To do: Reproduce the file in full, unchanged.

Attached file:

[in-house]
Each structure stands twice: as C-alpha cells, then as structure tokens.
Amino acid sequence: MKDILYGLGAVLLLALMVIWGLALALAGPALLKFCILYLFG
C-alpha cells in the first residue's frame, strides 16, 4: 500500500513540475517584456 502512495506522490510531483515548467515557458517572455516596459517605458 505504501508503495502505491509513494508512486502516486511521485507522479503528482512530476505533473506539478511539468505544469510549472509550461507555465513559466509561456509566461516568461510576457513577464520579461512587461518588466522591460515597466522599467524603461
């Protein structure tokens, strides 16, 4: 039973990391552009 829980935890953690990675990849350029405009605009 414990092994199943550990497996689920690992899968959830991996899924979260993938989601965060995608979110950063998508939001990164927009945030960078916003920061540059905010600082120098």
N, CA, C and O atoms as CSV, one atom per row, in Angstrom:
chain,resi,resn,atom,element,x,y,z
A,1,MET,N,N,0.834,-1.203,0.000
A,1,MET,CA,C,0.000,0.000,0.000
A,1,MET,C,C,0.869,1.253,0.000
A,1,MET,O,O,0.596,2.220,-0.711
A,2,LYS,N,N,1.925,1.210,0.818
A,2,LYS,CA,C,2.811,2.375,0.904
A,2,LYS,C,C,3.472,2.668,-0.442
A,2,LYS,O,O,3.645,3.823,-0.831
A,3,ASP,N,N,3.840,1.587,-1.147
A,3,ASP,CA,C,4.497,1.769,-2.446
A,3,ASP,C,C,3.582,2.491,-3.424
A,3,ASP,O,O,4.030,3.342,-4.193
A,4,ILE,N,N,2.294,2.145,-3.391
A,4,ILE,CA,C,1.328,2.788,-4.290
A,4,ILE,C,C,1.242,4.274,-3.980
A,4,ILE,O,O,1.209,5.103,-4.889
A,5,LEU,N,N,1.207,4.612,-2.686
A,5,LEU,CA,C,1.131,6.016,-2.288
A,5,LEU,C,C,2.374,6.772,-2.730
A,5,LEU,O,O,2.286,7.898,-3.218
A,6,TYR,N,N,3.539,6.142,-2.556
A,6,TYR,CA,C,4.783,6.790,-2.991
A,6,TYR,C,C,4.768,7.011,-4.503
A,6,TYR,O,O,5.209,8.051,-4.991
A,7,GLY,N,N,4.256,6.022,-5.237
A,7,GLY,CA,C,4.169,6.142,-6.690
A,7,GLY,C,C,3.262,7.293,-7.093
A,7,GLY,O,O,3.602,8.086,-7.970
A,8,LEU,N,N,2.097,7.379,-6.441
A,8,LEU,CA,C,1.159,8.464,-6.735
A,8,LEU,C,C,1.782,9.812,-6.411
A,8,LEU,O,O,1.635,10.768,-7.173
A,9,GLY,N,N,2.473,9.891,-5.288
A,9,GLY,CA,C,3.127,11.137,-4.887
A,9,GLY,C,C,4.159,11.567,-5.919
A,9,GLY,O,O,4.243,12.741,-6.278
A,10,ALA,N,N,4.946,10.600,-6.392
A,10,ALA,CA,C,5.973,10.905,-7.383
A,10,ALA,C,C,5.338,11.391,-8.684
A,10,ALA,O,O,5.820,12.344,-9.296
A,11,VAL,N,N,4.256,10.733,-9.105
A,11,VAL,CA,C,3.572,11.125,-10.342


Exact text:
[in-house]
Each structure stands twice: as C-alpha cells, then as structure tokens.
Amino acid sequence: MKDILYGLGAVLLLALMVIWGLALALAGPALLKFCILYLFG
C-alpha cells in the first residue's frame, strides 16, 4: 500500500513540475517584456 502512495506522490510531483515548467515557458517572455516596459517605458 505504501508503495502505491509513494508512486502516486511521485507522479503528482512530476505533473506539478511539468505544469510549472509550461507555465513559466509561456509566461516568461510576457513577464520579461512587461518588466522591460515597466522599467524603461
């Protein structure tokens, strides 16, 4: 039973990391552009 829980935890953690990675990849350029405009605009 414990092994199943550990497996689920690992899968959830991996899924979260993938989601965060995608979110950063998508939001990164927009945030960078916003920061540059905010600082120098």
N, CA, C and O atoms as CSV, one atom per row, in Angstrom:
chain,resi,resn,atom,element,x,y,z
A,1,MET,N,N,0.834,-1.203,0.000
A,1,MET,CA,C,0.000,0.000,0.000
A,1,MET,C,C,0.869,1.253,0.000
A,1,MET,O,O,0.596,2.220,-0.711
A,2,LYS,N,N,1.925,1.210,0.818
A,2,LYS,CA,C,2.811,2.375,0.904
A,2,LYS,C,C,3.472,2.668,-0.442
A,2,LYS,O,O,3.645,3.823,-0.831
A,3,ASP,N,N,3.840,1.587,-1.147
A,3,ASP,CA,C,4.497,1.769,-2.446
A,3,ASP,C,C,3.582,2.491,-3.424
A,3,ASP,O,O,4.030,3.342,-4.193
A,4,ILE,N,N,2.294,2.145,-3.391
A,4,ILE,CA,C,1.328,2.788,-4.290
A,4,ILE,C,C,1.242,4.274,-3.980
A,4,ILE,O,O,1.209,5.103,-4.889
A,5,LEU,N,N,1.207,4.612,-2.686
A,5,LEU,CA,C,1.131,6.016,-2.288
A,5,LEU,C,C,2.374,6.772,-2.730
A,5,LEU,O,O,2.286,7.898,-3.218
A,6,TYR,N,N,3.539,6.142,-2.556
A,6,TYR,CA,C,4.783,6.790,-2.991
A,6,TYR,C,C,4.768,7.011,-4.503
A,6,TYR,O,O,5.209,8.051,-4.991
A,7,GLY,N,N,4.256,6.022,-5.237
A,7,GLY,CA,C,4.169,6.142,-6.690
A,7,GLY,C,C,3.262,7.293,-7.093
A,7,GLY,O,O,3.602,8.086,-7.970
A,8,LEU,N,N,2.097,7.379,-6.441
A,8,LEU,CA,C,1.159,8.464,-6.735
A,8,LEU,C,C,1.782,9.812,-6.411
A,8,LEU,O,O,1.635,10.768,-7.173
A,9,GLY,N,N,2.473,9.891,-5.288
A,9,GLY,CA,C,3.127,11.137,-4.887
A,9,GLY,C,C,4.159,11.567,-5.919
A,9,GLY,O,O,4.243,12.741,-6.278
A,10,ALA,N,N,4.946,10.600,-6.392
A,10,ALA,CA,C,5.973,10.905,-7.383
A,10,ALA,C,C,5.338,11.391,-8.684
A,10,ALA,O,O,5.820,12.344,-9.296
A,11,VAL,N,N,4.256,10.733,-9.105
A,11,VAL,CA,C,3.572,11.125,-10.342